Optometrists examine the eyes and other parts of the visual system. They also diagnose and treat visual problems and manage diseases, injuries, and other disorders of the eyes. They prescribe eyeglasses or contact lenses as needed.

Duties

Optometrists typically do the following:

  • Perform vision tests and analyze results
  • Diagnose sight problems, such as nearsightedness or farsightedness, and eye diseases, such as glaucoma
  • Prescribe eyeglasses, contact lenses, and other visual aids, and if state law permits, medications
  • Perform minor surgical procedures to correct or treat visual or eye health issues
  • Provide treatments such as vision therapy or low-vision rehabilitation
  • Provide pre- and postoperative care to patients undergoing eye surgery—for example, examining a patient’s eyes the day after surgery
  • Evaluate patients for the presence of other diseases and conditions, such as diabetes or hypertension, and refer patients to other healthcare providers as needed
  • Promote eye and general health by counseling patients

Some optometrists spend much of their time providing specialized care, particularly if they are working in a group practice with other optometrists or physicians. For example, some optometrists mostly treat patients with only partial sight, a condition known as low vision. Others may focus on treating infants and children.

Optometrists promote eye health and counsel patients on how general health can affect eyesight. For example, they may counsel patients on how quitting smoking or losing weight can reduce vision problems.

Many optometrists own their practice, and those who do may spend more time on general business activities, such as hiring employees, ordering supplies, and marketing their business.

Optometrists also may work as postsecondary teachers, do research in optometry colleges, or work as consultants in the eye care industry.

Optometrists should not be confused with ophthalmologists or opticians. Ophthalmologists are physicians who perform eye surgery and treat eye diseases in addition to performing eye exams and prescribing eyeglasses and contact lenses. For more information on ophthalmologists, see the physicians and surgeons profile. Opticians fit and adjust eyeglasses and, in some states, fill contact lens prescriptions that an optometrist or ophthalmologist has written.

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Work Environment

Optometrists held about 42,100 jobs in 2018. The largest employers of optometrists were as follows:

Offices of optometrists 53%
Offices of physicians 16
Health and personal care stores                     13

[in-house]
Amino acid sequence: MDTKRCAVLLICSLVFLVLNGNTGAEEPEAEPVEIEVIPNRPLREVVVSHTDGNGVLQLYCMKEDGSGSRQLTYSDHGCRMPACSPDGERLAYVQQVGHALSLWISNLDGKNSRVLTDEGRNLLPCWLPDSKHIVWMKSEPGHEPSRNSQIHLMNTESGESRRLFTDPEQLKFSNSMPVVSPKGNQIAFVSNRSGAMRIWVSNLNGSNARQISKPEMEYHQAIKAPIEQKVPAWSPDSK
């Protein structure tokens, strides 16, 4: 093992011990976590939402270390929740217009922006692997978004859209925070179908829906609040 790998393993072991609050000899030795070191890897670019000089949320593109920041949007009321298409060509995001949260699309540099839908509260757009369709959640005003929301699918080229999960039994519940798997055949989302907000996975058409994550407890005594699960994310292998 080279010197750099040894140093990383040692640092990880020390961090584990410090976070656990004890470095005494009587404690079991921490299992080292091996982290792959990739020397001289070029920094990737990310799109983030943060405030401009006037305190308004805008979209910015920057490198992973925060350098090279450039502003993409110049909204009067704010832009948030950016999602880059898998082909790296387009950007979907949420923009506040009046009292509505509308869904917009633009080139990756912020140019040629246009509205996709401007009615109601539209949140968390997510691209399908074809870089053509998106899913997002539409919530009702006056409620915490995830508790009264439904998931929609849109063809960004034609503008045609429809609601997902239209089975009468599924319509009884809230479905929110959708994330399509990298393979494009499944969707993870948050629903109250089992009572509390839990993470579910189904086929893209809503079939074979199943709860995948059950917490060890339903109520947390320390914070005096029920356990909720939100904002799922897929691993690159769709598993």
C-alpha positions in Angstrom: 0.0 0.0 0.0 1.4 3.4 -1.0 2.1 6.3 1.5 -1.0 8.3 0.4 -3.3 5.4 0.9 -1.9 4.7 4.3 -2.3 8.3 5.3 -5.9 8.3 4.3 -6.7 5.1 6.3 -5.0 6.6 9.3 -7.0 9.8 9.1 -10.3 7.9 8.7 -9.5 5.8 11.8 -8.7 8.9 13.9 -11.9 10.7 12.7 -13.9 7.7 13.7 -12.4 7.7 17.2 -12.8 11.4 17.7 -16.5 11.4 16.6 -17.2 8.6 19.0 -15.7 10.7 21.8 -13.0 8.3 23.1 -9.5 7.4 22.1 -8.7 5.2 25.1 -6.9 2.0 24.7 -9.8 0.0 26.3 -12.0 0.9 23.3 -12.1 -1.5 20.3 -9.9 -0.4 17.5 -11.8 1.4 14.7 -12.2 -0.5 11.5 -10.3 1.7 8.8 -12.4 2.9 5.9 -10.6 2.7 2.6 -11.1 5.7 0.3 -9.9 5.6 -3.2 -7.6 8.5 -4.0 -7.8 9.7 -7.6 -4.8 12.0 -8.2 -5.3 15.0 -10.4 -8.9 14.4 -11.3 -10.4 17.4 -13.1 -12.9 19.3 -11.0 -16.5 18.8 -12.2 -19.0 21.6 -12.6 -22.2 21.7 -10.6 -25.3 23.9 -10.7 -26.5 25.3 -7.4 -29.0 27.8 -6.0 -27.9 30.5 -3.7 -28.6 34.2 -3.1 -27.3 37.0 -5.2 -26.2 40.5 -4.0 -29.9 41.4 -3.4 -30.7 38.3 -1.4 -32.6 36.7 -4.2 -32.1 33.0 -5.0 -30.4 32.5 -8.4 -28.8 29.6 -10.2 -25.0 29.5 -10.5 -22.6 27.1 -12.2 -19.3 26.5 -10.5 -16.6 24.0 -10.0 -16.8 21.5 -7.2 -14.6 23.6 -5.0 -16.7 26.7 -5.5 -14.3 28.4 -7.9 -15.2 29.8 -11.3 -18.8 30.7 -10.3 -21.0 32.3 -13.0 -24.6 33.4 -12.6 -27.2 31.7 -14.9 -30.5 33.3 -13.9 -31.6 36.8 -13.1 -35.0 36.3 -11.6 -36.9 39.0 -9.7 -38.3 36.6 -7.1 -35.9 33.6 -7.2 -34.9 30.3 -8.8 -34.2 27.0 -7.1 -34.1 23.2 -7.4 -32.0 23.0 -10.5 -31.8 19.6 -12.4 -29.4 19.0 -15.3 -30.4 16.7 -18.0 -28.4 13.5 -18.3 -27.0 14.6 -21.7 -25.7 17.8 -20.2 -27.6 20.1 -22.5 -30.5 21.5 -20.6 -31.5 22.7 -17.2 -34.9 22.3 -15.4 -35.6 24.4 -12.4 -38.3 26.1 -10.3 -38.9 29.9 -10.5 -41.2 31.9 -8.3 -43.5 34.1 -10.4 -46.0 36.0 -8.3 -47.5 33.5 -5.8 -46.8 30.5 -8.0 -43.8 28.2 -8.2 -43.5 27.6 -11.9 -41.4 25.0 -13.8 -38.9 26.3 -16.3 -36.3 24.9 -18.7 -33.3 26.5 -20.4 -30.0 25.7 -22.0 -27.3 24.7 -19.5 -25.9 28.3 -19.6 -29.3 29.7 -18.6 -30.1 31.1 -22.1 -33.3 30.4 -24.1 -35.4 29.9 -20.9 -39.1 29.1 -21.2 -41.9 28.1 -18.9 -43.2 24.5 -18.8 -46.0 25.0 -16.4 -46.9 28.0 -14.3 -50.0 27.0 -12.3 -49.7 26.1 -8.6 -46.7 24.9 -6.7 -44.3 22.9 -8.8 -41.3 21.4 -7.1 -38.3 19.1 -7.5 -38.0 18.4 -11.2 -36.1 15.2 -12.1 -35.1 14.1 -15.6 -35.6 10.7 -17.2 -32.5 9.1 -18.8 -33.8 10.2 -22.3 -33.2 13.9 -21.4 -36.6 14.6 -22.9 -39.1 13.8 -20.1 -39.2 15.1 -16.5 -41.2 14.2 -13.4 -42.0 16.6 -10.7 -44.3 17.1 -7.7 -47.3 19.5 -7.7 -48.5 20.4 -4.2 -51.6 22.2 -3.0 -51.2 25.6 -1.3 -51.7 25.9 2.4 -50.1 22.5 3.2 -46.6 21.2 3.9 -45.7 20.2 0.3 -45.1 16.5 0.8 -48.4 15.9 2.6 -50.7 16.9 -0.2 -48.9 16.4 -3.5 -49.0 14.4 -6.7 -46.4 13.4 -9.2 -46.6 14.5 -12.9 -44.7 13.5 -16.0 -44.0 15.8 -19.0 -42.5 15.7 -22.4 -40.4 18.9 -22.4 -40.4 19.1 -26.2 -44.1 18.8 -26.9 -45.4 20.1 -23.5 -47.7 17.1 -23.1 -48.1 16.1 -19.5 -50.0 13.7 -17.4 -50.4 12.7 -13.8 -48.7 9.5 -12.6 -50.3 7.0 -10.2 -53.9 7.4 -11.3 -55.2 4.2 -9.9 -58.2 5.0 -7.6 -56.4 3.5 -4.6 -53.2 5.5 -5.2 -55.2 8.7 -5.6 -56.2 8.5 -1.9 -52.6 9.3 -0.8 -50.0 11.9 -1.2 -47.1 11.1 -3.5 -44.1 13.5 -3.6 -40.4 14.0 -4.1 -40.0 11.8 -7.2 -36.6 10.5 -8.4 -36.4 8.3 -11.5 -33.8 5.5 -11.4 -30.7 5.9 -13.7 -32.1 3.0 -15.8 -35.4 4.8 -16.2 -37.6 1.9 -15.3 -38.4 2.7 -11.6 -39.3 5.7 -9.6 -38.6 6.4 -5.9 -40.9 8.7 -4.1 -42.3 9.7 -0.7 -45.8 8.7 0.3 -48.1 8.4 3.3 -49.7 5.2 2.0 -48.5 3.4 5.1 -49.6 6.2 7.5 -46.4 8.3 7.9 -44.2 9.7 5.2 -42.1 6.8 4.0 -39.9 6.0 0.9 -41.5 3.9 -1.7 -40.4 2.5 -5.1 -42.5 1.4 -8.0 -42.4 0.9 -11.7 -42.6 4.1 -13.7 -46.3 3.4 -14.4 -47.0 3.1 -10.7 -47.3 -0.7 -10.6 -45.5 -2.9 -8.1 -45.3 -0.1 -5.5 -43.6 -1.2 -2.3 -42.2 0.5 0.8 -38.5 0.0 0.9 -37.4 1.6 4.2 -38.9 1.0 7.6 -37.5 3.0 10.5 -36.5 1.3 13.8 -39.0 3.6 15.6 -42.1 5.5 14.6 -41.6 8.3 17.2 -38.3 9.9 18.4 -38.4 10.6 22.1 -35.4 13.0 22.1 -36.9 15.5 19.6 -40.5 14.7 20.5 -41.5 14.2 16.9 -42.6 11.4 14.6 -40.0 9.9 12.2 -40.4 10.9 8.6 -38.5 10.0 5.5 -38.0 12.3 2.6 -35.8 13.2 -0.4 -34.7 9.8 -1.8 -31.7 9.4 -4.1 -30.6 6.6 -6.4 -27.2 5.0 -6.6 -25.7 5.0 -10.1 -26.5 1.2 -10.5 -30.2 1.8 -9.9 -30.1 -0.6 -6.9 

Self-employed workers 10

Work Schedules

Most optometrists work full time. Some work evenings and weekends to accommodate patients’ needs.

Education and Training

Optometrists must complete a Doctor of Optometry (O.D.) degree program and obtain a license to practice in a particular state. O.D. programs take 4 years to complete, and most students have a bachelor’s degree before entering such a program.

Education

Optometrists need an O.D. degree. In 2016, there were 20 accredited O.D. programs in the United States, one of which was in Puerto Rico.

Applicants to O.D. programs must have completed at least 3 years of postsecondary education. Required courses include those in biology, chemistry, physics, English, and math. Most students have a bachelor’s degree with a premedical or biological sciences emphasis before enrolling in an O.D. program.

Applicants to O.D. programs must also take the Optometry Admission Test (OAT), a computerized exam that tests applicants in four subject areas: science, reading comprehension, physics, and quantitative reasoning.

O.D. programs take 4 years to complete. They combine classroom learning and supervised clinical experience. Coursework includes anatomy, physiology, biochemistry, optics, visual science, and the diagnosis and treatment of diseases and disorders of the visual system.

After finishing an O.D. degree, some optometrists complete a 1-year residency program to get advanced clinical training in the area in which they wish to specialize. Areas of specialization for residency programs include family practice, low vision rehabilitation, pediatric or geriatric optometry, and ocular disease, among others.

Licenses, Certifications, and Registrations

All states require optometrists to be licensed. To get a license, a prospective optometrist must have an O.D. degree from an accredited optometry school and must complete all sections of the National Board of Examiners in Optometry exam.